BOSTON — Ever since the John Roberts Supreme Court issued its 5-4 ruling in the Citizens United case, a tidal wave of billions of dollars has poured into presidential campaigns and is beginning to flood into elections for Senate and Congress.
Roberts’ role was detailed by Jeffrey Toobin, in a story in The New Yorker that revealed how the chief justice broadened the scope of the 2010 Citizens case. It began when a federal agency said a commercial organization could not run a cable TV “documentary” attacking Hillary Clinton right before an election.
The Roberts Court, aided by ineptitude by the government’s lawyer, converted it into an issue involving freedom of speech. The McCain-Feingold campaign finance reform law stood in Roberts’ way and had to be dodged, which Roberts & Co. did.
“Through artful questioning, [Justices] Alito, Kennedy, and Roberts had turned a fairly obscure case about campaign-finance reform into a battle over government censorship,” Toobin said. When the Roberts Court was done, with an assist from a lower federal court that relied on the Citizens finding, they had paved the way for unlimited giving by corporations and extremely wealthy individuals.
Roberts and his right-sided colleagues had created and unleashed a whole new, powerful, wealthy and unaccountable force in American politics, the super PAC.
After Newt Gingrich trounced Mitt Romney in the South Carolina primary, Romney’s super PAC swung into action. A media monitoring service found “a whopping 99 percent of the 3,276 ads paid for by the Romney campaign were deemed negative, while 100 percent of the 4,969 spots sponsored by the pro-Romney Restore Our Future PAC were considered negative.” Gingrich was never a serious threat again.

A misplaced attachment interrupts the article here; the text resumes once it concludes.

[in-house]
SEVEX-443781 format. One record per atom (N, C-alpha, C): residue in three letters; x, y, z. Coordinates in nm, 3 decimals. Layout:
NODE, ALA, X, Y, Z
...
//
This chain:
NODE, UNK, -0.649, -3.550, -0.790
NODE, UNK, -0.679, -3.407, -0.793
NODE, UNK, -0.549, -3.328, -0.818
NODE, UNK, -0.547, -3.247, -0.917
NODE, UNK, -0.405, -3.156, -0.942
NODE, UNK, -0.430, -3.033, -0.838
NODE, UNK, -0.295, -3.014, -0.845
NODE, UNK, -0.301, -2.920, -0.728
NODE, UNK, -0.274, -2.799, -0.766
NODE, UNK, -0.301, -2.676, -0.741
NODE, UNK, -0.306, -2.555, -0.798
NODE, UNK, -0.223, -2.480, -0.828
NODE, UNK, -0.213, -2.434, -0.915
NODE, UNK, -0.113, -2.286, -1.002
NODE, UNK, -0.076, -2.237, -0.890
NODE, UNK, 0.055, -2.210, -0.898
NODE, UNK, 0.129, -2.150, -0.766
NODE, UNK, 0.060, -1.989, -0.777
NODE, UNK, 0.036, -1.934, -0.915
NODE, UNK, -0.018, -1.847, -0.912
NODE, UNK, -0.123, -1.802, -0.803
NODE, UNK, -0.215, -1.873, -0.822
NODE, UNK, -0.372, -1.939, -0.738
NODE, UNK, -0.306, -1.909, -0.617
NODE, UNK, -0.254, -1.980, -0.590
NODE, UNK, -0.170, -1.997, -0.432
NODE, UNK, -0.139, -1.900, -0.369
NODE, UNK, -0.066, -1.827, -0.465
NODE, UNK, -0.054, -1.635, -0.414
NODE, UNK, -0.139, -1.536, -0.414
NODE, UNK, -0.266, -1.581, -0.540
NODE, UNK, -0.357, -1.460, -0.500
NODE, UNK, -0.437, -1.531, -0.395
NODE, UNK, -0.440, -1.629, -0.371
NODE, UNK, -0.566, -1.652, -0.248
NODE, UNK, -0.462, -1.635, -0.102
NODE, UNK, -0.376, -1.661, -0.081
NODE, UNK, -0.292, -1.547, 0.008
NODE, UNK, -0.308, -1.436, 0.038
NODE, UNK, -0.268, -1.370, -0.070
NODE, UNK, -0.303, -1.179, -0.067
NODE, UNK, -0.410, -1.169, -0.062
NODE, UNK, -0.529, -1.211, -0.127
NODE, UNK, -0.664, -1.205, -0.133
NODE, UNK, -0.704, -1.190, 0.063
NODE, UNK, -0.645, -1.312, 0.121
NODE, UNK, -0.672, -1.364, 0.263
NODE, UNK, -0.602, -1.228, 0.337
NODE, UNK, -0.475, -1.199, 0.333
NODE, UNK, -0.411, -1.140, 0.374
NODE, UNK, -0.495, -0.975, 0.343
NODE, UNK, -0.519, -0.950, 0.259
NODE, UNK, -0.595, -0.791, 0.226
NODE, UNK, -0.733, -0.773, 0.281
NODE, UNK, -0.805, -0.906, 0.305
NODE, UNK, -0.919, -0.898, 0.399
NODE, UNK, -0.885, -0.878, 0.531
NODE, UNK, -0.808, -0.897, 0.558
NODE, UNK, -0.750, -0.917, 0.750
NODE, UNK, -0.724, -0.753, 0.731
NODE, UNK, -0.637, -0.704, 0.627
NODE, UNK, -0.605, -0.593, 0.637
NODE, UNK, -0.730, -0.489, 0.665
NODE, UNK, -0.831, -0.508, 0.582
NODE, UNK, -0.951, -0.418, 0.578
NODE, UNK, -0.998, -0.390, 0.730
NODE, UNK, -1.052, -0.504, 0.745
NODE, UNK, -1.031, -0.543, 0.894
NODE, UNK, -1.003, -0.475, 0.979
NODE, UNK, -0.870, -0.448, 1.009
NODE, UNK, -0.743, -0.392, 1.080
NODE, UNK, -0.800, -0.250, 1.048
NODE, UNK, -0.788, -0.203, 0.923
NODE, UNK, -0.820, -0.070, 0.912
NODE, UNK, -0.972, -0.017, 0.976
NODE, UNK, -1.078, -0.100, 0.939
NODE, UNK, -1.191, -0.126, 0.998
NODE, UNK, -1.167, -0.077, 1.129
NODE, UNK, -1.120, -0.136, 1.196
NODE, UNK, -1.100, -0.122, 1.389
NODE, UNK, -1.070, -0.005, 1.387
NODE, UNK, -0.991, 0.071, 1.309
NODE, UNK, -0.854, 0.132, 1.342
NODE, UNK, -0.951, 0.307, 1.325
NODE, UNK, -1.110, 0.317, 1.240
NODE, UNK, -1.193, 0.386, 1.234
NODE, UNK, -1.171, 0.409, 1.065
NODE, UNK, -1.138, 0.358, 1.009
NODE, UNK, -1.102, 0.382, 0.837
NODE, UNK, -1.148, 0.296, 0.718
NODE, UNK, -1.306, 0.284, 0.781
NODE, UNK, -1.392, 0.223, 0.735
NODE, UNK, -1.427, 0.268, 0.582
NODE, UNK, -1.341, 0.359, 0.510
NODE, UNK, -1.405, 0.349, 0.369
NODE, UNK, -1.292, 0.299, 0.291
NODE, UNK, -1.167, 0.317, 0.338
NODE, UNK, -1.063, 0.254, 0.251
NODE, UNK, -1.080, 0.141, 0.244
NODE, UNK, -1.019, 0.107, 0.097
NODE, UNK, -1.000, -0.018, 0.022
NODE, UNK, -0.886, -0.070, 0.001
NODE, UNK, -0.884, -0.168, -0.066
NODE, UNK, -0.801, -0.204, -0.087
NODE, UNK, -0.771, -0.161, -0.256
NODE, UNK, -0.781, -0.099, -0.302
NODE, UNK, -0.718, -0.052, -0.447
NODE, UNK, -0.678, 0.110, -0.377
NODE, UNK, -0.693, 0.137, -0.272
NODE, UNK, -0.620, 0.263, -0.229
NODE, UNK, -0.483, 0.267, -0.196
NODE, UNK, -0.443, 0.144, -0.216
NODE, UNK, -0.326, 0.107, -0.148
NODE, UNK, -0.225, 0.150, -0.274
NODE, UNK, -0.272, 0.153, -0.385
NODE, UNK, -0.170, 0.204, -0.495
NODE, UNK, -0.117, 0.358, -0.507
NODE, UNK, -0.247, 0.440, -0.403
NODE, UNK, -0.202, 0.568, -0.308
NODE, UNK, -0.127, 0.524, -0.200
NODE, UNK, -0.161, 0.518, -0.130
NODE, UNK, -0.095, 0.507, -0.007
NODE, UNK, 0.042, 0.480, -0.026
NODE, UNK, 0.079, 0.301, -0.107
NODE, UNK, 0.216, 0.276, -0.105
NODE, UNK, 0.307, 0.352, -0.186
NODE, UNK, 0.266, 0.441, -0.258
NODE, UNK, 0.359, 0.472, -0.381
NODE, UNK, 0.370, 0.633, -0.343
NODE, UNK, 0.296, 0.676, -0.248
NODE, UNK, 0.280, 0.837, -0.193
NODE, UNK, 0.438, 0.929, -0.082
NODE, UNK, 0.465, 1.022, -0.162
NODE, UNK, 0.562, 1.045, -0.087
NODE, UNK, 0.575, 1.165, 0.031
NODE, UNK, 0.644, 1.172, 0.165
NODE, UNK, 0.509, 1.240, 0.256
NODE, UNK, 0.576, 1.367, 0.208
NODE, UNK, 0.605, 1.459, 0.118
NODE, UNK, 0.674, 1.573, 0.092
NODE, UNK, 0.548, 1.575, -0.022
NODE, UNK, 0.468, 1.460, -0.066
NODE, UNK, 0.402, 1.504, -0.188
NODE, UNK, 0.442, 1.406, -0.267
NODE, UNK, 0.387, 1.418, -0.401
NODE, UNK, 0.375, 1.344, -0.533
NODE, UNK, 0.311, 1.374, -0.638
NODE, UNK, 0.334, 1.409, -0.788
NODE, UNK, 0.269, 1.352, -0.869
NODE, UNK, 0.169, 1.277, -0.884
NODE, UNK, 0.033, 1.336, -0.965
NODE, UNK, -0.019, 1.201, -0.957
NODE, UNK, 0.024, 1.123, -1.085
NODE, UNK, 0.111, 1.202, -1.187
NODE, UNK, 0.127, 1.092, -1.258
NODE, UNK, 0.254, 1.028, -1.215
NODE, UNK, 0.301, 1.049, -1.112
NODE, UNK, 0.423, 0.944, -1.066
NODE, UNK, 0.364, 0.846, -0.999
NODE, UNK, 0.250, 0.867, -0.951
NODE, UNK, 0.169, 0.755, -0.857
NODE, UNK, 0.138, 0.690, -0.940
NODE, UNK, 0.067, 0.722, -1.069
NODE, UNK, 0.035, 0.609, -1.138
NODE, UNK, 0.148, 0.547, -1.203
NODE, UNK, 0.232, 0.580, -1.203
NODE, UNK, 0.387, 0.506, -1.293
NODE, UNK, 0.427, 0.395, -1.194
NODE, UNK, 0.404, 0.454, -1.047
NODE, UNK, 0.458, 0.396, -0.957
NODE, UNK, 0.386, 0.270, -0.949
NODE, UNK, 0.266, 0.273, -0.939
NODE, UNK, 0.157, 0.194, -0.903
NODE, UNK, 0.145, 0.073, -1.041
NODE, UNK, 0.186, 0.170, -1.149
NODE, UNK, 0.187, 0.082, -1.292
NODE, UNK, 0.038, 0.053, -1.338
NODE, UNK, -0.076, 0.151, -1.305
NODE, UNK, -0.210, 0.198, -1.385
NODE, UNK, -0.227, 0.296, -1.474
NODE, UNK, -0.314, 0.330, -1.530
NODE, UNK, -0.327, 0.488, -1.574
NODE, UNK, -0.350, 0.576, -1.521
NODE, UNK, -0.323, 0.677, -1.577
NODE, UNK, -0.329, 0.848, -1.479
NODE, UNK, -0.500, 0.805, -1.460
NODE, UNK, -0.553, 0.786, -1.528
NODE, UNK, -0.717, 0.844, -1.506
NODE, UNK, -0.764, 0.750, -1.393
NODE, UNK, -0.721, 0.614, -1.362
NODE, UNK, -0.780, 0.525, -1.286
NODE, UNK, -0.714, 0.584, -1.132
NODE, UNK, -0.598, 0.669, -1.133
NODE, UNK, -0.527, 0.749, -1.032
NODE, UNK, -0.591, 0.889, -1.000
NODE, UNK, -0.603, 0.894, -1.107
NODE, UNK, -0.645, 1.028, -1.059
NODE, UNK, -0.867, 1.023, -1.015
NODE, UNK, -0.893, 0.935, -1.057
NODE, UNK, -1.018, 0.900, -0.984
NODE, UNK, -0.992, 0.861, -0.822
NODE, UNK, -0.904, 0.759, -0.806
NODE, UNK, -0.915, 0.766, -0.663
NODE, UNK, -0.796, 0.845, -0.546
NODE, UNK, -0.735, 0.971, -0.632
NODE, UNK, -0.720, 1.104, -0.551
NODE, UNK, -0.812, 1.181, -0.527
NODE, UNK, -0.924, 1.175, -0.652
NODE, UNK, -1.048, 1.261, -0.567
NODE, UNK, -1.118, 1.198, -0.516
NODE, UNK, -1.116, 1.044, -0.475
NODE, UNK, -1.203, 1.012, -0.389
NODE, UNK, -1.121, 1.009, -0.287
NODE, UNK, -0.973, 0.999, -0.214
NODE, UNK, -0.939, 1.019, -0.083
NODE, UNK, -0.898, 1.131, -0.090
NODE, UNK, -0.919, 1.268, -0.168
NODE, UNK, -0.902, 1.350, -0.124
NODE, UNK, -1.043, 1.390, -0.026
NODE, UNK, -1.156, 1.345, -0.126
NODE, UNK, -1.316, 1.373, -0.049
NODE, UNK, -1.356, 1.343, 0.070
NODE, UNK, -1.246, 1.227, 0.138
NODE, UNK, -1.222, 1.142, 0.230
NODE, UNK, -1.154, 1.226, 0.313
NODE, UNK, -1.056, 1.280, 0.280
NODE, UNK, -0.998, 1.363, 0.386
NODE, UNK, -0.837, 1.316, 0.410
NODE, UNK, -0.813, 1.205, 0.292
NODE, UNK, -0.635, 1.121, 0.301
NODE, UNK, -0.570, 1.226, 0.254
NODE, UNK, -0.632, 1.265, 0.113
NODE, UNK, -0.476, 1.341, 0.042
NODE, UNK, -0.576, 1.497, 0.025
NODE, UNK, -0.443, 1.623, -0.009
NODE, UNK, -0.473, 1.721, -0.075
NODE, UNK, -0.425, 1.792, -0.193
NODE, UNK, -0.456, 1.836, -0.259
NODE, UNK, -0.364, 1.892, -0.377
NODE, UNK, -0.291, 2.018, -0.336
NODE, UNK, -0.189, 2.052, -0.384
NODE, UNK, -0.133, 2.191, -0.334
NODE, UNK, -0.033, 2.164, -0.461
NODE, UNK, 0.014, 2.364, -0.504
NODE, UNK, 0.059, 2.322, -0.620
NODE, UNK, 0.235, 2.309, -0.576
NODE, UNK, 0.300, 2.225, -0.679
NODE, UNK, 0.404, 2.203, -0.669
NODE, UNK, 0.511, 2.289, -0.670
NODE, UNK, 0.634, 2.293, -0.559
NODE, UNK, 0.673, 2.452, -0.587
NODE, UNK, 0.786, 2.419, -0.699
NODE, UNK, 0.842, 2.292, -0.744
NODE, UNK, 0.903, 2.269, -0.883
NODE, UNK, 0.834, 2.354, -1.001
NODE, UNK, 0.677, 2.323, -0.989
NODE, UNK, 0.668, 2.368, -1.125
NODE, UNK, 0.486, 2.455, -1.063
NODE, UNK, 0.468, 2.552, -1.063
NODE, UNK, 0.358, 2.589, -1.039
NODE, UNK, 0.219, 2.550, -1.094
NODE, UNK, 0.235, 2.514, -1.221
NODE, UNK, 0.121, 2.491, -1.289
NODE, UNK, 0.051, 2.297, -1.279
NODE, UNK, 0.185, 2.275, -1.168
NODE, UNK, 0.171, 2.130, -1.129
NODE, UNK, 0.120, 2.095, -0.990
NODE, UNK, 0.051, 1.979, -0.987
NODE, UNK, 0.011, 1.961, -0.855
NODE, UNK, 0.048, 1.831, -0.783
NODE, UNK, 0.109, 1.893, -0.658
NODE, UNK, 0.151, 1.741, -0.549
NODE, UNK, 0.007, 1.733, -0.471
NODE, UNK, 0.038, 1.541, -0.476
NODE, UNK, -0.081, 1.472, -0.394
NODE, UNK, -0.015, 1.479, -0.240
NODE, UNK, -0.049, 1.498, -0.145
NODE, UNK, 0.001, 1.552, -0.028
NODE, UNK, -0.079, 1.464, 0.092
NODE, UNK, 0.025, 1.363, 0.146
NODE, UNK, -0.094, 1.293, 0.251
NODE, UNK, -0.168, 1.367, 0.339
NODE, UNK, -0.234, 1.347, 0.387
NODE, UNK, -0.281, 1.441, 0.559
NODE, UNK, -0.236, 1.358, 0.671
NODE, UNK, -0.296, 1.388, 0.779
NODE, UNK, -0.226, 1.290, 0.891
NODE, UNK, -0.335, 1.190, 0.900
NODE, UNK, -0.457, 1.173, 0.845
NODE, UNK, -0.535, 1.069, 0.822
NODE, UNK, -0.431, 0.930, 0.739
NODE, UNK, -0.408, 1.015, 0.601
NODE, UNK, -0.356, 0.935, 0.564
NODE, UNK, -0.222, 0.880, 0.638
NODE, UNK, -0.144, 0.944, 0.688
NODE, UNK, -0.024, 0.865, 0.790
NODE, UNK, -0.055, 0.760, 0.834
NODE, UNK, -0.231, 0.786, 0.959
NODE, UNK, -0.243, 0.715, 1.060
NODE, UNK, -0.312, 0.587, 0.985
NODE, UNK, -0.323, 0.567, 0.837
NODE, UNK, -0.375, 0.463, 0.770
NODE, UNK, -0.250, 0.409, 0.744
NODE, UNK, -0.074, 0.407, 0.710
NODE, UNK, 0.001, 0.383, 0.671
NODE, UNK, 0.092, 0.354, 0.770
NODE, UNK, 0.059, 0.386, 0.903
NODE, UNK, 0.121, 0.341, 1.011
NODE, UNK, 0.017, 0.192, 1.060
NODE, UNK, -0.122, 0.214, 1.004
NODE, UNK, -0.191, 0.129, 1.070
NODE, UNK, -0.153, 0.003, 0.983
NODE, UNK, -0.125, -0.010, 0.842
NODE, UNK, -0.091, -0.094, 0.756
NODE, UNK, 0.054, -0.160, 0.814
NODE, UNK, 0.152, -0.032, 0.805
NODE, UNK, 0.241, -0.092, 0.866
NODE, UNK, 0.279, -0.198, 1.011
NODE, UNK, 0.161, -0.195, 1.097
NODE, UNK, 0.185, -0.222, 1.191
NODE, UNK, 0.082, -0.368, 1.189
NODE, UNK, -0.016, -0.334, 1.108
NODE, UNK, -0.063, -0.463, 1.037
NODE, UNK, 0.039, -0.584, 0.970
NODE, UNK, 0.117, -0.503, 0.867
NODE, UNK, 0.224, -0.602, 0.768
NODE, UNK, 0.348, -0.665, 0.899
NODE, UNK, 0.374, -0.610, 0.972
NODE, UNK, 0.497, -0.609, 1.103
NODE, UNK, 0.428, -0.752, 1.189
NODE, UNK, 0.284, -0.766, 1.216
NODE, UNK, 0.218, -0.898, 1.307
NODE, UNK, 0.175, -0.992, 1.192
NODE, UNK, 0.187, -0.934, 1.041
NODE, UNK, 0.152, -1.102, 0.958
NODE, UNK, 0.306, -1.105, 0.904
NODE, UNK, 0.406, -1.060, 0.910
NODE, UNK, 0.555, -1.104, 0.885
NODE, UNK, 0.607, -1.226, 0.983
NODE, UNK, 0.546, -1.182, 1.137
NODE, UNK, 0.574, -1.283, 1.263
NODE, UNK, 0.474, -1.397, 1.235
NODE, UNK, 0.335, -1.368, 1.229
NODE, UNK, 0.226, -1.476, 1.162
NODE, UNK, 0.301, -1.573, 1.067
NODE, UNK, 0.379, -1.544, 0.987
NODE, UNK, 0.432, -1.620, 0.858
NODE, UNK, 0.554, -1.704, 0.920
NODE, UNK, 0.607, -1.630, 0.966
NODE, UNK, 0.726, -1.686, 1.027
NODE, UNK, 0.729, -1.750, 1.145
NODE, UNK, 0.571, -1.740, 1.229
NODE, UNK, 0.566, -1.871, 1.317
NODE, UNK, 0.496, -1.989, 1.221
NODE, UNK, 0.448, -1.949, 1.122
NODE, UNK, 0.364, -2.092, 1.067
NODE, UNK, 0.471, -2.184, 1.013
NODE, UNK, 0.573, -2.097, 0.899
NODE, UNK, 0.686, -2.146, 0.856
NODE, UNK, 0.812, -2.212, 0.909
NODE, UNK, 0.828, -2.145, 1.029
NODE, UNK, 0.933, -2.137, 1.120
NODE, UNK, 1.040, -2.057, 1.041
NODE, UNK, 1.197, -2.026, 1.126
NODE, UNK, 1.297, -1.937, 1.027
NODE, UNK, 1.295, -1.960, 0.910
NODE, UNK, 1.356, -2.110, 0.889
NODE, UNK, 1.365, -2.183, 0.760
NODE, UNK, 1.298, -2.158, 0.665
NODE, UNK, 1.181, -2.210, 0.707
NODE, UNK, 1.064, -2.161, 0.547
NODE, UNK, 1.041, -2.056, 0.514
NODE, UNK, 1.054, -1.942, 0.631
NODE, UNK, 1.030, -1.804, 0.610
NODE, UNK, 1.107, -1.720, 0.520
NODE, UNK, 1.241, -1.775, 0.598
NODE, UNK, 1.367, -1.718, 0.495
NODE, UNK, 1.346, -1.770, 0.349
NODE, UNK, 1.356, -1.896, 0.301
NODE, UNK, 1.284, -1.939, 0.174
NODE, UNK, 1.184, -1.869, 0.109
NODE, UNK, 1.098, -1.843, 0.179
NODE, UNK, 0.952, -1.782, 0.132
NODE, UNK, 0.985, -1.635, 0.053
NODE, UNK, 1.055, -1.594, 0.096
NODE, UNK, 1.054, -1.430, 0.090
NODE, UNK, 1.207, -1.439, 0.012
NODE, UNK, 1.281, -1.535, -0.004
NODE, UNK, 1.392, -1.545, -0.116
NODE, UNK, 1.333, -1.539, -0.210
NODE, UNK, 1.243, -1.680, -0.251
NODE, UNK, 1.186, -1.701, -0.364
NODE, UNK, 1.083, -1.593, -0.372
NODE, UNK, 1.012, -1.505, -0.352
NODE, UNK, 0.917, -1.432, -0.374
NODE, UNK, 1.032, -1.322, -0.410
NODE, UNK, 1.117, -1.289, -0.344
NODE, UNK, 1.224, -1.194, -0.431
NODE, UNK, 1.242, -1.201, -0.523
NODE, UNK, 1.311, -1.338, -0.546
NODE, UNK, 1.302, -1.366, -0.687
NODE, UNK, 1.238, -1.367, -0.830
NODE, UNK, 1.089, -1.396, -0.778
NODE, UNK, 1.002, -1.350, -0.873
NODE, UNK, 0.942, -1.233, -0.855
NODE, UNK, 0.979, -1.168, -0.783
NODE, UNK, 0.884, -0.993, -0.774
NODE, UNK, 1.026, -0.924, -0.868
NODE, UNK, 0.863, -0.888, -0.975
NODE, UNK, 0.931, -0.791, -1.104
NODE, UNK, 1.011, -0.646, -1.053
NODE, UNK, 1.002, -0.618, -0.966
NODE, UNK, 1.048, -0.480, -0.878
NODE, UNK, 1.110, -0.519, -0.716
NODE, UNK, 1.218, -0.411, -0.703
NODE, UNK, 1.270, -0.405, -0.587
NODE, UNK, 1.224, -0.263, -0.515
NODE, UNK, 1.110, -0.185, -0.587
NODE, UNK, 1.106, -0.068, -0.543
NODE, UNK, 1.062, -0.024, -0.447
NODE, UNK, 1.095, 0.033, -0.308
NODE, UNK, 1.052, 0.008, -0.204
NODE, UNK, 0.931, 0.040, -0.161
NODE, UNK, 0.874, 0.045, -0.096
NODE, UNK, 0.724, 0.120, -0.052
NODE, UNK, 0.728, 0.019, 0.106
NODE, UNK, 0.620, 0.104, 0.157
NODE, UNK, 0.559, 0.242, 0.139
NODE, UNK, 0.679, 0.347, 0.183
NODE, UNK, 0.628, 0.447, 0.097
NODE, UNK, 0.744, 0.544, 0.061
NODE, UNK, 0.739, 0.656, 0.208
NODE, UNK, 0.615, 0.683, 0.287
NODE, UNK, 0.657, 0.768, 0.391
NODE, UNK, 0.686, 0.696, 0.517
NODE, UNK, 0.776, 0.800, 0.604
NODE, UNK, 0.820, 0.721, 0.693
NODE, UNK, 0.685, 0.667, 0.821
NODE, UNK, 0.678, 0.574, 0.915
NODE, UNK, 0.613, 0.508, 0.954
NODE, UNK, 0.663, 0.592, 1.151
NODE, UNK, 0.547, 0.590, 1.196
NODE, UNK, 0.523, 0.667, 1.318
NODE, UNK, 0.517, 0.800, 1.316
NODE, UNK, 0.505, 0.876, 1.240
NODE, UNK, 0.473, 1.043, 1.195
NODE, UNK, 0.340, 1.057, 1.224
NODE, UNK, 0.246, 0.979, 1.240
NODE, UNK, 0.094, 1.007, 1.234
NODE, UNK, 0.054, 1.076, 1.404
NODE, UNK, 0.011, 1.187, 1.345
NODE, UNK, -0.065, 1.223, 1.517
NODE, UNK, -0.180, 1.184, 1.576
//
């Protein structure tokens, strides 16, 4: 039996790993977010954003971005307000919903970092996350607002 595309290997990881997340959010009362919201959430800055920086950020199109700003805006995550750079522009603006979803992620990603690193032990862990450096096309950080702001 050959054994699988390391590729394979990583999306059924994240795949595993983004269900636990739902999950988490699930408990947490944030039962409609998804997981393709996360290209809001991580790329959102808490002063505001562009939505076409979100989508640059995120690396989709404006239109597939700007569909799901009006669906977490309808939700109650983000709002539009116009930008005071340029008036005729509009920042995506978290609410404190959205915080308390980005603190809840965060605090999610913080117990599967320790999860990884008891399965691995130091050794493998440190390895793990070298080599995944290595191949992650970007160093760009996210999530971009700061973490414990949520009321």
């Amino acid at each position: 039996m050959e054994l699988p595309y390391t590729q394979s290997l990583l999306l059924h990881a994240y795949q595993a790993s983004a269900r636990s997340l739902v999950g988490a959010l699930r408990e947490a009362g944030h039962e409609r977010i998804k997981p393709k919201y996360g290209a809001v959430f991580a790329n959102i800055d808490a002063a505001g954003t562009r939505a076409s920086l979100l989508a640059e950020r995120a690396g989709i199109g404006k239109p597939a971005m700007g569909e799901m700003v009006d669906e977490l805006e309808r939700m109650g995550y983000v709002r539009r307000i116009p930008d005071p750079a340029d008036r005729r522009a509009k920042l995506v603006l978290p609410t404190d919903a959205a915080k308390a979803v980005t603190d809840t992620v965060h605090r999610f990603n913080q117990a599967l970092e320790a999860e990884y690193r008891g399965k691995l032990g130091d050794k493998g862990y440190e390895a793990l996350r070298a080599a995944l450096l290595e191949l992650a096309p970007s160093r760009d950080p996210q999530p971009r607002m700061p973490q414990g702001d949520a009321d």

Nevertheless, casino magnate Sheldon Adelson, and his wife, through their super PAC, gave Gingrich $20 million and pretty much single-handedly kept Newt’s political heart beating well past its expiration date.
Last week Forbes magazine reported, “Adelson just donated $10 million to Mitt Romney’s super PAC, and told Forbes he is willing to spend $100 million or more to ensure President Obama is not re-elected.”
That’s $100 million to defeat the president of the United States. Prior to Citizens, such an act was illegal and unthinkable.
Lately, two of Karl Rove-run groups have begun attacking Democrats in key Senate races. Rove, known as “George W. Bush’s brain,” launched TV attack ads worth $6 million into seven states to defeat Democrats. He’s just getting started. His groups aren’t technically super PACs. They are tax-exempt “social welfare” groups, such as the Rotary Club, which aren’t required to divulge their benefactors.
Super PACs are overwhelmingly Republican. Romney’s Restore Our Future PAC has raised $57 million, more than six times as much as Obama’s Priorities USA. There’s more where that came from. Rolling Stone found the median income of donors to Romney’s super PAC is $1 billion.
Since Citizens, we have seen a handful of billionaires trying to buy control of our federal government. This shift of power to the monied few was made possible by what used to be the one branch of government that stood for justice for all.
Retired Supreme Court Justice John Paul Stevens, who was on the losing side of the Citizens decision, said recently that he expects the court has already had second thoughts about parts of its ruling that opened the floodgates to corporate spending in political campaigns.
But since the court doesn’t meet again to take up new cases until October, it’s unlikely to change what it has created in time for this year’s elections.